WHITE ROBES, DOOMSDAY MAYBE BUT NOT AUM

Chino Shoho’s quirks pose no threat: cultist

by Hiroshi Matsubara

On a quiet hill dotted with summer cottages in the village of Oizumi, Yamanashi Prefecture, with Mount Fuji soaring above the southern Alps, a pair of geodesic domes are going up.

In late April, the weekly newsmagazine Shukan Bunshun began a series of articles calling the cottages “satyams,” a term the infamous Aum Shinrikyo coined for its residences. But these articles were about the cult Chino Shoho.

The articles appeared just as a mysterious group of people clad all in white began to attract nationwide media attention by wandering about central Japan in a caravan of white-painted vehicles, occasionally occupying mountain roads. The group called itself Pana Wave Laboratory and claimed to be Chino Shoho’s “scientific arm.”

Shukan Bunshun also speculated that the group was attempting to capture the popular stray seal Tama-chan from a river in Yokohama and bury it in their cottage compound in Oizumi.

The complex then came under constant monitoring by dozens of reporters seeking to uncover the connection between the landowner and Pana Wave — and what they had to do with the seal, which in March evaded capture by a U.S.-based animal protection group that had received financial support from the landowner, Chino Shoho member Eitaro Moriya.

The owner of a clothing retail chain of 12 stores in Niigata Prefecture, the 66-year-old Moriya began building the cottages last October. He said they were intended as a place where he and his wife and sons could spend their summers.

He said he wanted the villas to serve as quiet second homes, but the media frenzy and local residents’ fears over his connection with the group have stymied that plan.

As a senior follower of Chino Shoho, Moriya served as president of L.R. Publications in Tokyo, which has published books and magazines on messages by the cult’s founder, Yuko Chino, 69.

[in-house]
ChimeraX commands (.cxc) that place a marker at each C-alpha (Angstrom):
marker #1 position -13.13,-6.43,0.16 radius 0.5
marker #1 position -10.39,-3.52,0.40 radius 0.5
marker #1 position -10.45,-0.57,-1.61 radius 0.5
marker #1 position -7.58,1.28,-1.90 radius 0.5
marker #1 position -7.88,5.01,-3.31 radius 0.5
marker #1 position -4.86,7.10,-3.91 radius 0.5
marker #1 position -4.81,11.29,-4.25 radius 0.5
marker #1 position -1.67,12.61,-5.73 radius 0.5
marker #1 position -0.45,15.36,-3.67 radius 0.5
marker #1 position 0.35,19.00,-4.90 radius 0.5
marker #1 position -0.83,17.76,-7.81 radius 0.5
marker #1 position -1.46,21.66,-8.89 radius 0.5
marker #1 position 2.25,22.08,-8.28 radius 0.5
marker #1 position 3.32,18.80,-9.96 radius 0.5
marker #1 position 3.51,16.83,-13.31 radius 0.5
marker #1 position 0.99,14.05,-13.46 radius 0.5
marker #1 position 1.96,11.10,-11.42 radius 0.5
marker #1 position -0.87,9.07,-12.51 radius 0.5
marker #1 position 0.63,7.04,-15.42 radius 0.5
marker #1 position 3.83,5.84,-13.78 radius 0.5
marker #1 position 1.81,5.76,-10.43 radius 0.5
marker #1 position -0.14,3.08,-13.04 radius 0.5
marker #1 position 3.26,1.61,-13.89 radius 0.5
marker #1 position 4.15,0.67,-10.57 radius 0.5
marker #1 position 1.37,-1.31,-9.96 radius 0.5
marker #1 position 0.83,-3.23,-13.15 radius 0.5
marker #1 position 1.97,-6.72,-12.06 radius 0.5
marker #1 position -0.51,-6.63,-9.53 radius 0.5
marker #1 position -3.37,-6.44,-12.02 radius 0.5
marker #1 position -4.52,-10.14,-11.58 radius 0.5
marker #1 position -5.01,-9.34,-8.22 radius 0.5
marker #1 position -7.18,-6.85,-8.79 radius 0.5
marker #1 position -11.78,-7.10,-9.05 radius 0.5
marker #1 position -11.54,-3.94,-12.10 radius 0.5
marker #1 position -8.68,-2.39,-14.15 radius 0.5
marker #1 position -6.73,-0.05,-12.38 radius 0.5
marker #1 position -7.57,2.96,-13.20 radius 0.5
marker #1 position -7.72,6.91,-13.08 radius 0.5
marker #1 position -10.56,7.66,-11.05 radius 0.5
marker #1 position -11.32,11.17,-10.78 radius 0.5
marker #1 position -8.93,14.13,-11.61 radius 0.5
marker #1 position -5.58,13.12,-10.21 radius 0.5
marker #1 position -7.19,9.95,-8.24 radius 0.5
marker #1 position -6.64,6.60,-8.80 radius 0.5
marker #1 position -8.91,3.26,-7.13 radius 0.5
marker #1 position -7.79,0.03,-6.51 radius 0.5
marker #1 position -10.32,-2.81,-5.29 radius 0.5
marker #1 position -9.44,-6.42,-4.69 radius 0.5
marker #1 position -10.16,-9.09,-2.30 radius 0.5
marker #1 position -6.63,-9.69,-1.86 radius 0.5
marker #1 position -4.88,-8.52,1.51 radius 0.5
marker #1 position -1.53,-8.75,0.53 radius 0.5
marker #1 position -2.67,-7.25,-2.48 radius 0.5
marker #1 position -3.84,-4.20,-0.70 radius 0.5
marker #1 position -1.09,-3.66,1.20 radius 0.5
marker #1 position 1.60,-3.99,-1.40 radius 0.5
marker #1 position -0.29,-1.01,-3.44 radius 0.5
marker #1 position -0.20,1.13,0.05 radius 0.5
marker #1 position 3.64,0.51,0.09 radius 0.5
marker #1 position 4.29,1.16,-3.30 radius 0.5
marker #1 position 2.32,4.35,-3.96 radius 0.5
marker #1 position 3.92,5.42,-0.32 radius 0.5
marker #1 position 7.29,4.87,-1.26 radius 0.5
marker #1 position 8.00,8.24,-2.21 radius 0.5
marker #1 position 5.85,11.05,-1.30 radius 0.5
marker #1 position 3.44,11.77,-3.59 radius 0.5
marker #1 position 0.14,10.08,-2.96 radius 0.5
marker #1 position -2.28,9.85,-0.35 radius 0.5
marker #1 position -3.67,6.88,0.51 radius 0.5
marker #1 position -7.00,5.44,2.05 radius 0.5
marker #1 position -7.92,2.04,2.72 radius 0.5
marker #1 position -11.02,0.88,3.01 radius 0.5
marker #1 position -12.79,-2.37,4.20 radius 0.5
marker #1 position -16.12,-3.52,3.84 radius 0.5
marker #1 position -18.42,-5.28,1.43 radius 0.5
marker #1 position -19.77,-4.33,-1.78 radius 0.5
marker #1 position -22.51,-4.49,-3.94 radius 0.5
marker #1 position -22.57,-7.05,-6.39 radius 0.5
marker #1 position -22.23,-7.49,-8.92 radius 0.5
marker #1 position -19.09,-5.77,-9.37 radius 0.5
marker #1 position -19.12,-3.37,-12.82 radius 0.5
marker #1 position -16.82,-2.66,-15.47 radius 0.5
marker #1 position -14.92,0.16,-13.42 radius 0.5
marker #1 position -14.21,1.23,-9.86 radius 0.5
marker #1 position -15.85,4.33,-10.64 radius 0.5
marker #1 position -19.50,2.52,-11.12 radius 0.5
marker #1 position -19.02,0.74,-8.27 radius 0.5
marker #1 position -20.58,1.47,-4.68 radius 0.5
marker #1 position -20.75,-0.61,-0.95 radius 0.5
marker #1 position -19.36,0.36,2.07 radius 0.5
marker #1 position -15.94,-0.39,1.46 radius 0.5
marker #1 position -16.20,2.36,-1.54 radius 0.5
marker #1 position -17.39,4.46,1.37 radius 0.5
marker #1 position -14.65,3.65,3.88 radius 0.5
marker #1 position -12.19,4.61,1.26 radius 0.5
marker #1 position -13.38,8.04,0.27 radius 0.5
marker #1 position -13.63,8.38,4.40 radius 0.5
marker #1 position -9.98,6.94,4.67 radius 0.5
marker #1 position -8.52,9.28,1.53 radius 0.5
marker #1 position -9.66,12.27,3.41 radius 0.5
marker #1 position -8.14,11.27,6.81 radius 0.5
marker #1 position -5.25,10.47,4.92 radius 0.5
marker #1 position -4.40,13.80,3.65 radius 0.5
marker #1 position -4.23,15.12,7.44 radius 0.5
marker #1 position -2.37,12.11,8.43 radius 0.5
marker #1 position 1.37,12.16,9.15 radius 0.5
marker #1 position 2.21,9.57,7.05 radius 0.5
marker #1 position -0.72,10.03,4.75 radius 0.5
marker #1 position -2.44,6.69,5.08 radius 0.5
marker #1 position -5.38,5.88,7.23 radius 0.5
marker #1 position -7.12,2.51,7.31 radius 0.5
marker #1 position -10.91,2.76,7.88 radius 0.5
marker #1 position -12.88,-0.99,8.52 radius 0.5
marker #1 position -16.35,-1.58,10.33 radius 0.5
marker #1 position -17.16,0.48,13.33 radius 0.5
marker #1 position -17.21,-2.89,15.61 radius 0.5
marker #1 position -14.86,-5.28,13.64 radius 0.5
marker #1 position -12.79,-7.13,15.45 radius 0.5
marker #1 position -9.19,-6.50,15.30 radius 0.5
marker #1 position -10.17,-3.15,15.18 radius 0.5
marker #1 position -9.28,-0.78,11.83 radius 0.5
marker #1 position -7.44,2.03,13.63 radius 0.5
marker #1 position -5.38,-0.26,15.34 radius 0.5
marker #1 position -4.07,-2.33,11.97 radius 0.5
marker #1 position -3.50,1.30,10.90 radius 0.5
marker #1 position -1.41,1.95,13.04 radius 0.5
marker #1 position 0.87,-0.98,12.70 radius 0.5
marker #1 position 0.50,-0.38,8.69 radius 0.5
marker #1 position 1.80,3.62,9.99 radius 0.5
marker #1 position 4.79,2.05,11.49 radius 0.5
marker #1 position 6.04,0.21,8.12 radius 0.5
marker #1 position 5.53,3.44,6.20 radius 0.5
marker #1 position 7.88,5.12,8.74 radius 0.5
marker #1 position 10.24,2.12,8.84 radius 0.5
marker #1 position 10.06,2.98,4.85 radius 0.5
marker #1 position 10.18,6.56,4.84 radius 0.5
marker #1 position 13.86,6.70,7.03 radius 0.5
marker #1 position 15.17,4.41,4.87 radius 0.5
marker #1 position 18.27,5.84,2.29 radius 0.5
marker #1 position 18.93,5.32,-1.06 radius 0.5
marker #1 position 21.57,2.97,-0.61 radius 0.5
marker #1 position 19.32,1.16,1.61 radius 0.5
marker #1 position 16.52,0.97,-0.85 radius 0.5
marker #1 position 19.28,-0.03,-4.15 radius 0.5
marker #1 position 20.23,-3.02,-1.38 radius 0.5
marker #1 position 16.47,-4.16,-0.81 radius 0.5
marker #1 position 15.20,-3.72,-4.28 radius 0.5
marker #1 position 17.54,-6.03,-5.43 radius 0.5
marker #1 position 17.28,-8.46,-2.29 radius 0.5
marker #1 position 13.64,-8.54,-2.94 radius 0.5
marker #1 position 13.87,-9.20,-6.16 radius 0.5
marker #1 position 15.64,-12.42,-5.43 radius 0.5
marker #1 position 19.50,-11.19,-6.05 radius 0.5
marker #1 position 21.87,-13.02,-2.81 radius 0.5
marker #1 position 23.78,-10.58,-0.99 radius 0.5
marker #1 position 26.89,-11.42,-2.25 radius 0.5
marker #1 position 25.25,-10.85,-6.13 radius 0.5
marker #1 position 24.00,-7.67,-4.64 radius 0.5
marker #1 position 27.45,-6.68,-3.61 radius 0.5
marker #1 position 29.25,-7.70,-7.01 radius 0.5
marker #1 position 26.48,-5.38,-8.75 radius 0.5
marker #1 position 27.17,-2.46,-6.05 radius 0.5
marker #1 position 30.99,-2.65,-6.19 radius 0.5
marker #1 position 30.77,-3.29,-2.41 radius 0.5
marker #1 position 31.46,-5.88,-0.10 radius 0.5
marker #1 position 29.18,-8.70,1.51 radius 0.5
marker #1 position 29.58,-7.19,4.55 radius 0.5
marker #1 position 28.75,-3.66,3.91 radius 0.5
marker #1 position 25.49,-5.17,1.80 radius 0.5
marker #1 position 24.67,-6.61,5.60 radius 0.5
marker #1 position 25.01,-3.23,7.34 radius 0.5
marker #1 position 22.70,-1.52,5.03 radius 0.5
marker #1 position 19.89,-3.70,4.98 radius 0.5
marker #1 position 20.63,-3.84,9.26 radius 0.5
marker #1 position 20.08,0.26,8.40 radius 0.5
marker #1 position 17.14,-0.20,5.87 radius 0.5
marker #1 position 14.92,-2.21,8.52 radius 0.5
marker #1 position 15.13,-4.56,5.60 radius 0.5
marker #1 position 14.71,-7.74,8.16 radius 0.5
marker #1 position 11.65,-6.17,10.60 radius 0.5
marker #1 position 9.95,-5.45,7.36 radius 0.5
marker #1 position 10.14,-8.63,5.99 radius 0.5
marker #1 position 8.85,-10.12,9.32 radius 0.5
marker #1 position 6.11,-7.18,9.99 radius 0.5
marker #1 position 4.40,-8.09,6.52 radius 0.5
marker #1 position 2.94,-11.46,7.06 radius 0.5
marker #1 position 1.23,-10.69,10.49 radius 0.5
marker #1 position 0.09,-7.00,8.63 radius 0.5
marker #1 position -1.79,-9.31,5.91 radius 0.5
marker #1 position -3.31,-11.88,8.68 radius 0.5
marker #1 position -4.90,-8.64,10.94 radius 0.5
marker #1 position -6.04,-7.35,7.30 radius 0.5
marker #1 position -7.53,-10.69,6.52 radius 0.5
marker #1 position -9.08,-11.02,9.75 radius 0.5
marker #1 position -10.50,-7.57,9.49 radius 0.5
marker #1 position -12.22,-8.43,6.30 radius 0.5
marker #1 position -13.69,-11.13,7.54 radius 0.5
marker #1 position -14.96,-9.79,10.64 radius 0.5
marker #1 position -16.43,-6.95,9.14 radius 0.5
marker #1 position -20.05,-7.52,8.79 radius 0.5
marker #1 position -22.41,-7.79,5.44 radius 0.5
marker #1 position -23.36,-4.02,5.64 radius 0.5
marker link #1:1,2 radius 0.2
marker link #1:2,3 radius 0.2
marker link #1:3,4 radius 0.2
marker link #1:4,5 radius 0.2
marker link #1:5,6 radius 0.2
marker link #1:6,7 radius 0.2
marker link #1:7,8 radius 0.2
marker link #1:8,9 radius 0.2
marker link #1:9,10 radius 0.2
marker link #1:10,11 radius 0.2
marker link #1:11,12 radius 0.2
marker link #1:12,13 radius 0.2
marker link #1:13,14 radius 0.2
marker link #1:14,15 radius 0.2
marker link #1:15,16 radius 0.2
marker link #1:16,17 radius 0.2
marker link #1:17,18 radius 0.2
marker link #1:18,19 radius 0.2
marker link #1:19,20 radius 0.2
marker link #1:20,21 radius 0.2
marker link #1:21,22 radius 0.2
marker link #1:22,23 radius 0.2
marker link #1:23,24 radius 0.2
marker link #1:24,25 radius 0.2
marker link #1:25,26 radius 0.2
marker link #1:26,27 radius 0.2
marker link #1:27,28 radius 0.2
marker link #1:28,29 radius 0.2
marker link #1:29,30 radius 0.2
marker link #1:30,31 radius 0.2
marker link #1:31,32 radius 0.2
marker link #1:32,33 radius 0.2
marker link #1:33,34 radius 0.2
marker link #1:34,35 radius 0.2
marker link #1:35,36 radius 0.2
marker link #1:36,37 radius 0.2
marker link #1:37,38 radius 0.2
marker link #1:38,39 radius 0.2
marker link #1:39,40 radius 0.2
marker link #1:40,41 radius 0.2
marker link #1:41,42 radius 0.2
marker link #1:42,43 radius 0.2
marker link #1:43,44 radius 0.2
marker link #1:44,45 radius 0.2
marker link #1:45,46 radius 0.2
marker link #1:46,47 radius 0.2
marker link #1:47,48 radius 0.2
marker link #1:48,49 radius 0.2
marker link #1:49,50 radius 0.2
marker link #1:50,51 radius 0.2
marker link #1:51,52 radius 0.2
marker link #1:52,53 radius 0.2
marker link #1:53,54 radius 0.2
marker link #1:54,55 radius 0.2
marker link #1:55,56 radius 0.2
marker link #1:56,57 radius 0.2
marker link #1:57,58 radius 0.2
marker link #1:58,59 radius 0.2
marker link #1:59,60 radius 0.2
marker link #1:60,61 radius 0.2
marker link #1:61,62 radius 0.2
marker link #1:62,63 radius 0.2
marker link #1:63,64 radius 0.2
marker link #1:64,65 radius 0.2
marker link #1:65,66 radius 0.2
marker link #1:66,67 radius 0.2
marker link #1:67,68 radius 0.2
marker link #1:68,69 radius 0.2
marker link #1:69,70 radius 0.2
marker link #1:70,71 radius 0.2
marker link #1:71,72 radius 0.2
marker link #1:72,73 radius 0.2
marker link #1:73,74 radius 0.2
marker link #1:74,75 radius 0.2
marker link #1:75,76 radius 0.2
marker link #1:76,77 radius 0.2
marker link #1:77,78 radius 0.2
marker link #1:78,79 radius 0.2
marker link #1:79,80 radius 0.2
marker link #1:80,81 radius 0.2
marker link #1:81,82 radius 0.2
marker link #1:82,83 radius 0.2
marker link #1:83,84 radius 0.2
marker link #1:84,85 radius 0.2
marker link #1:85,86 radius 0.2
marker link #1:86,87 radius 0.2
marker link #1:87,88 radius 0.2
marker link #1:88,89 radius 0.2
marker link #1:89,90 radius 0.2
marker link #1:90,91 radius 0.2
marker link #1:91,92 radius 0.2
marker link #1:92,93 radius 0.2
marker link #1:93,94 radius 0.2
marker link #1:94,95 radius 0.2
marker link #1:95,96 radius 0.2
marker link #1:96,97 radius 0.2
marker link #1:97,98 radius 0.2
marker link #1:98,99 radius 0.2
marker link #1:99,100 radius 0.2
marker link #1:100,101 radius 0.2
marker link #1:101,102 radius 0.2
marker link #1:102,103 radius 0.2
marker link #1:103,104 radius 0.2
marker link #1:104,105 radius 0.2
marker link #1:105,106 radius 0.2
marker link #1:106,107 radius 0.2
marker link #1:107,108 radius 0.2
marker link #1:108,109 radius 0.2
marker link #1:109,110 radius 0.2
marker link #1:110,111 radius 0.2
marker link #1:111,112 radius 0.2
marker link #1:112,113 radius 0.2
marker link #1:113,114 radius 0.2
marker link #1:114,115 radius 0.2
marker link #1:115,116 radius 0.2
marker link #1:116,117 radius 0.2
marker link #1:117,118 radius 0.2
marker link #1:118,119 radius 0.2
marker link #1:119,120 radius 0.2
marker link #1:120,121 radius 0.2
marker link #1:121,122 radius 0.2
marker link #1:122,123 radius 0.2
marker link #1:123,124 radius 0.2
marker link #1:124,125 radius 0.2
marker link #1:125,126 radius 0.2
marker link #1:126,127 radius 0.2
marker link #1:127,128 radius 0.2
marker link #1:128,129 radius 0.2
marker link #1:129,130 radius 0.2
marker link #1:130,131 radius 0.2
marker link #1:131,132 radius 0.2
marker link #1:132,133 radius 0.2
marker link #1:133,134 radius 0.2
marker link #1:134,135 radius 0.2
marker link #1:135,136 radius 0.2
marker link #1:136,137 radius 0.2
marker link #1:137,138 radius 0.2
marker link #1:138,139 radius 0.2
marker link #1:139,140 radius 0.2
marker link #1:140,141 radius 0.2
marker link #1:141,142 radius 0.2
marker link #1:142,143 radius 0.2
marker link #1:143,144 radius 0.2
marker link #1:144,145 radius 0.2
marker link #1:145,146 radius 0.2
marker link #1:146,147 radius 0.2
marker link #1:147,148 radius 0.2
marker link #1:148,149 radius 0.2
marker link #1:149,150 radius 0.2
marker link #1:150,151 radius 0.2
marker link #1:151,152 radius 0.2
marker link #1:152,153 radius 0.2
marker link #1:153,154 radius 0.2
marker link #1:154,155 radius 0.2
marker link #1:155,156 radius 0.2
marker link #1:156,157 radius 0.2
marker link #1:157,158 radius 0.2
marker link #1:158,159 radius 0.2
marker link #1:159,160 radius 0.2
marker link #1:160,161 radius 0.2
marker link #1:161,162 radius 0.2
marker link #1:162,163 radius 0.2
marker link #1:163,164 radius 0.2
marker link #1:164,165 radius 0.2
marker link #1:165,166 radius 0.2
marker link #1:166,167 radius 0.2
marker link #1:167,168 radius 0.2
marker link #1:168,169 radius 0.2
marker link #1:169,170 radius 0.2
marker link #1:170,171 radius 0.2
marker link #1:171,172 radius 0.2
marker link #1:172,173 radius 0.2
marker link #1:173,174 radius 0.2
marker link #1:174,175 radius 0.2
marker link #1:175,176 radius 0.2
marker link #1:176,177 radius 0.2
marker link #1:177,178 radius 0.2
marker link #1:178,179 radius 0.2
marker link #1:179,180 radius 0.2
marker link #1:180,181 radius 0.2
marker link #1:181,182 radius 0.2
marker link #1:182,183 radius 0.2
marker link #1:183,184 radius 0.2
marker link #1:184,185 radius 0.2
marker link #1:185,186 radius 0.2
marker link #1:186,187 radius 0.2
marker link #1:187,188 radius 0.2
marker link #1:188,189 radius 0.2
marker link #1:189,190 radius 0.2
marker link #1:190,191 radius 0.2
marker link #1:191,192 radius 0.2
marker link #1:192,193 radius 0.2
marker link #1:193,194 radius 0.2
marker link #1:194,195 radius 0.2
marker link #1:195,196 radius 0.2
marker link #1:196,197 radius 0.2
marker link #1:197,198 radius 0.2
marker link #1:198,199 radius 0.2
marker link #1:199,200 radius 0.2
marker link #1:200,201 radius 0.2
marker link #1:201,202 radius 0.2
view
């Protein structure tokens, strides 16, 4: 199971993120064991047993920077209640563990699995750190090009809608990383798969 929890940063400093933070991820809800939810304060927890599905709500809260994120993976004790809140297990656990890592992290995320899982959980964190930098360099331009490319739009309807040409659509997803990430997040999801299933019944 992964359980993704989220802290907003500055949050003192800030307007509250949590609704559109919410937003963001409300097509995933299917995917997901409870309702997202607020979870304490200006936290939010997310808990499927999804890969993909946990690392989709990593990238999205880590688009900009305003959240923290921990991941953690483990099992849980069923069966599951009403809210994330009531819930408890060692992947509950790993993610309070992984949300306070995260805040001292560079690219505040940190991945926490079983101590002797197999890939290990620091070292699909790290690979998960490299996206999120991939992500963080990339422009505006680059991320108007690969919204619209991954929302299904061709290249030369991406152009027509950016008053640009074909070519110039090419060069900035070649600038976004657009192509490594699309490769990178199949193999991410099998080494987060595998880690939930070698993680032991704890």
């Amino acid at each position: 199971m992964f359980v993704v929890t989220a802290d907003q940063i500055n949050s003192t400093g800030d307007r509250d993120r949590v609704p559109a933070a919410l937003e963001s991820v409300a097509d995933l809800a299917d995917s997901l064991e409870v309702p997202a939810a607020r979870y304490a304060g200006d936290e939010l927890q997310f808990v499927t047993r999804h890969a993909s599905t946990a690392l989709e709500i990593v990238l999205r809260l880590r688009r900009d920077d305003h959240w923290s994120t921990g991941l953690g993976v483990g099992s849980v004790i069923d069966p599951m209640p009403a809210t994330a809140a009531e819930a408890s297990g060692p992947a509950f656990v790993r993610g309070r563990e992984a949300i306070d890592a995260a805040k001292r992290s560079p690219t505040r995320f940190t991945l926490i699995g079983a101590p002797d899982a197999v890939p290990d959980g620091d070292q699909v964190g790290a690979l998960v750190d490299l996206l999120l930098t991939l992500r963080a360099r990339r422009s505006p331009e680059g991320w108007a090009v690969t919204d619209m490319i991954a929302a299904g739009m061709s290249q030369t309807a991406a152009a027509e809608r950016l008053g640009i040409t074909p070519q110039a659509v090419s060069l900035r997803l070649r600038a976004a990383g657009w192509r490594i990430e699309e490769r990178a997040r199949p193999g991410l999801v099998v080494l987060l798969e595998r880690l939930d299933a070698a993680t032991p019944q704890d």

“We can no longer go out to restaurants in this village, as people look at us as if we are potential criminals,” Moriya said in an interview with The Japan Times. “What we believe and do may appear strange to the public, but why is it that a group that has not committed any crimes be subject to so much bashing?”

The roughly 40 members in the Pana Wave Laboratory caravan explained they were protecting Chino from electromagnetic waves and were moving from place to place to avoid them.

Moriya said the members dress in white from head to toe and drive white vehicles because this protects Chino from “persistent attacks by an unidentified enemy” armed with the “Scalar Wave,” which they also call “extended electromagnetic waves.”

Although Chino Shoho had no known connection with criminal activity, the cultists’ radical attire and Chino’s past doomsday messages meant it would not be long before the media associated it with Aum, whose members committed several heinous crimes, including the deadly 1995 sarin attack on the Tokyo subway system and a 1994 nerve gas attack.

‘Aum in its early days’

At the beginning of May, Hidehiko Sato, chief of the National Police Agency, said Pana Wave’s clothing and activities seem “fanatic” and resemble “Aum Shinrikyo in its early days.”

The intense media coverage that dogged the group’s every meandering move subsided once the Pana Wave caravan resettled at its headquarters in the city of Fukui in mid-May.

But Moriya said his business in Niigata suffered greatly after the local media featured photos and video footage of his shops there in their coverage of the cult.

“It has been more than a decade since our leader, Chino, began her exile, but (the caravan) previously had no trouble with the public or the media,” Moriya said. “I came to realize it is the essence of the media business to raise public hysteria.”

Moriya filed a suit against Shukan Bunshun late last month, demanding 10 million yen in damages.

To win local residents’ approval to stay in Oizumi, Moriya had to sign a written oath with the village office last month, promising he will never invite the all-white caravan and will allow villagers to look in on the cottages and use them for meetings and small events if they so wish.

The caravan also signed a similar oath with a residents’ group in Fukui, pledging not to host a large gathering at their headquarters and vowing to downsize the number of people living at the site from the current 50.

According to Moriya, Chino Shoho developed a distinctive identity under Yuko Chino, whom the cult regards as the “last messiah to succeed Buddha, Moses and Jesus.”

Though it is not registered as a publicly authorized religious organization, the sect has been around in one form or another since 1977, when Chino published her first book of messages.